Based on your description, this chord almost definitely should be labeled Cmin6 or Cmin6/9 if you want to provide more specificity.
You can probably find this exact chord voicing in either The Jazz Piano Book or The Jazz Theory Book, both by Mark Levin. In solo piano, it's expected that some/most chord voicings will omit the root, particularly in a section of a piece where the chords are not changing quickly or are not changing at all. Playing the root on every note would sound odd and would not allow room for playing the chords with more complex rhythms. In a band setting, it's very intuitive that we shouldn't stipulate the constraint that the harmony must always be played in rhythm with the bass. For example, in a jazz quartet with piano, bass, drums, and saxophone, we wouldn't expect the bassist to play the root note every single time the pianist plays a rootless chord when comping. (If you were to pick up any jazz album put out in 1990 or later that features a piano-bass-drums rhythm section and transcribe the pianist's chords when he/she is comping, I bet at least 50% of those chords are rootless.) In solo piano, both of these functions--bass and harmony--are performed on one instrument instead of being split across two instruments. And just like the band setting, we likewise wouldn't want to constrain the solo pianist by requiring that every chord he/she plays be accompanied by a bass note. So when you look at the D Eb A voicing, what was the most recent bass note played in the bass register? C. That's still the bass note for this D Eb A chord. What you have here is an extremely common progression (Cmin - Cmin6 - Cmin - Cmin6) which switches between the fifth and the natural sixth. It's a really nice sound.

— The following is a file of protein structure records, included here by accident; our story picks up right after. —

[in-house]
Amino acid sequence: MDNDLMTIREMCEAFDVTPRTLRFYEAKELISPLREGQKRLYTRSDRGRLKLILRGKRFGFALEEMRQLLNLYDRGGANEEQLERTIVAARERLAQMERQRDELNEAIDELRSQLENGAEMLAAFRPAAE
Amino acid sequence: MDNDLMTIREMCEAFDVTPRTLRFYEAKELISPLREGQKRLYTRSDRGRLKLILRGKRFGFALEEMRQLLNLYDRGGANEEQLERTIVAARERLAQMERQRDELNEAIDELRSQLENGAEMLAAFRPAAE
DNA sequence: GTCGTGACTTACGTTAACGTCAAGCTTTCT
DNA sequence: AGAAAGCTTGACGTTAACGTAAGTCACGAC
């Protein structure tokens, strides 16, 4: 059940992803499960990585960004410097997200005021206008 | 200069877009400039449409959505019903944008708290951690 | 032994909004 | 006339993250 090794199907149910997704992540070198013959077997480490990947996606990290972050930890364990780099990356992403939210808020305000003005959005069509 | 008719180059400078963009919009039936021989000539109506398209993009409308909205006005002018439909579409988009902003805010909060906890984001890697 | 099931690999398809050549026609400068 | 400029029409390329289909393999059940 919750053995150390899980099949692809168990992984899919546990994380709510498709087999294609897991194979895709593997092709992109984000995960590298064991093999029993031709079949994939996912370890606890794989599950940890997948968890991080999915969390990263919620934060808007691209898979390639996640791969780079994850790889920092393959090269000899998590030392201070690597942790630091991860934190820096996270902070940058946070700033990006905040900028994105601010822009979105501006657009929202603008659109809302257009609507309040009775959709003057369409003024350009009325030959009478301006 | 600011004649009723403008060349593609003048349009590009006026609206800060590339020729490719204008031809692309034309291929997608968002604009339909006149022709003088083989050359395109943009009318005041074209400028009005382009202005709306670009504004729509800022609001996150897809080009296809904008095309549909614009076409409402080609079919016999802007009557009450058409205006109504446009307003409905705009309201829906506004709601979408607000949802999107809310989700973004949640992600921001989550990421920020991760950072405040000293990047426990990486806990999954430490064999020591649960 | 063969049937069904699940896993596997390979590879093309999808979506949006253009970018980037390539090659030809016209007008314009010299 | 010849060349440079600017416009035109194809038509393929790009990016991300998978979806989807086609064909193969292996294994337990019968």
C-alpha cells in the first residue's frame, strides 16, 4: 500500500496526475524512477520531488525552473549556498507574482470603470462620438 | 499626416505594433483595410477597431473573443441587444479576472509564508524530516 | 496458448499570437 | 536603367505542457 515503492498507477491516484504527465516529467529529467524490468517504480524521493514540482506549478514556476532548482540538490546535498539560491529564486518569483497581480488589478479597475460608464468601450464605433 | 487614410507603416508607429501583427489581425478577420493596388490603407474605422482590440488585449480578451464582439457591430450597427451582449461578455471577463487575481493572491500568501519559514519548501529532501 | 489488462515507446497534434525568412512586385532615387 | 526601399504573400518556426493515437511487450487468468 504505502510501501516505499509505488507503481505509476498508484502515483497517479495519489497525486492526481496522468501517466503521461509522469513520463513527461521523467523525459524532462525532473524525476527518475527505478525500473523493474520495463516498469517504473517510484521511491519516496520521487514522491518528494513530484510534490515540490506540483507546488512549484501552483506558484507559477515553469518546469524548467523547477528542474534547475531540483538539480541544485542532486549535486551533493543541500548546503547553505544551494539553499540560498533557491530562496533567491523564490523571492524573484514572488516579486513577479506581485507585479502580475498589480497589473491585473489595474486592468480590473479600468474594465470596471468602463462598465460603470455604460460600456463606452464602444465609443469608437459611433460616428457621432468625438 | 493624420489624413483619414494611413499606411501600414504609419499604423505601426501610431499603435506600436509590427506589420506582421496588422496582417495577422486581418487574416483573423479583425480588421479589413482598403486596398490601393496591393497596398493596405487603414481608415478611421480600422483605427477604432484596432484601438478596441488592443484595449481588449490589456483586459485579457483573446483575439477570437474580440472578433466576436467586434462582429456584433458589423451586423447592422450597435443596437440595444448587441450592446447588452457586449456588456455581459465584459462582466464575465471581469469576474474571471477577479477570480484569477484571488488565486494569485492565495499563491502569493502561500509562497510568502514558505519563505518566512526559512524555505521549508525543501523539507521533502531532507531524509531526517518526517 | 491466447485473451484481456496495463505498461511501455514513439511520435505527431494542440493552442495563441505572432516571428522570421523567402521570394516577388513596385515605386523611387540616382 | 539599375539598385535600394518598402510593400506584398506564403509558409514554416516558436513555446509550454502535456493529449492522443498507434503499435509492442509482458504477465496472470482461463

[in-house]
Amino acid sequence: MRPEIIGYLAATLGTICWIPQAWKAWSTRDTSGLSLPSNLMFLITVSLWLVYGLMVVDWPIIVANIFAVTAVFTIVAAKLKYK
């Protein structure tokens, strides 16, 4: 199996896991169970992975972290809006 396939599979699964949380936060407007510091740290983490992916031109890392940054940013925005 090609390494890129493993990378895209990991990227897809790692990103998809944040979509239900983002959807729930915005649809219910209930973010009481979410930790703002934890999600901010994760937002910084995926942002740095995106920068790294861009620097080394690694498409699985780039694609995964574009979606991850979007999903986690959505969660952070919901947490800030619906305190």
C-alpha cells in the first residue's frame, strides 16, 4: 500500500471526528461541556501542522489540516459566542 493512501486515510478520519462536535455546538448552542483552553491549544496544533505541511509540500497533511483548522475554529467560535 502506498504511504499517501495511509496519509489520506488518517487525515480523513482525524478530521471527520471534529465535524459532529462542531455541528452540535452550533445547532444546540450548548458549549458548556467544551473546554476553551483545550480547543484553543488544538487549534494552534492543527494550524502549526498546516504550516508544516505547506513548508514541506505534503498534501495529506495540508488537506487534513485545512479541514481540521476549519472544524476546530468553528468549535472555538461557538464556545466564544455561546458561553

I highly doubt the chord is D sus ♭2. If a sus ♭2 chord exists at all, then it's extremely rare, and I wouldn't expect a song to use such an uncommon/nonexistent chord without also establishing a D in the bass register. (It sounds like the piece does not play a D in the bass register.)
If you don't want to label the chord, you could instead show the voice leading alternates between G and A, as another answer states. But if you're looking for a name with which to label this chord, I would use either Cmin6 or Cmin6/9. It's not going to be the exact 1-3-5-6-9 chord you see on Wikipedia, but it is still a common way to voice Cmin6/9 (i.e., without the 5th or the root).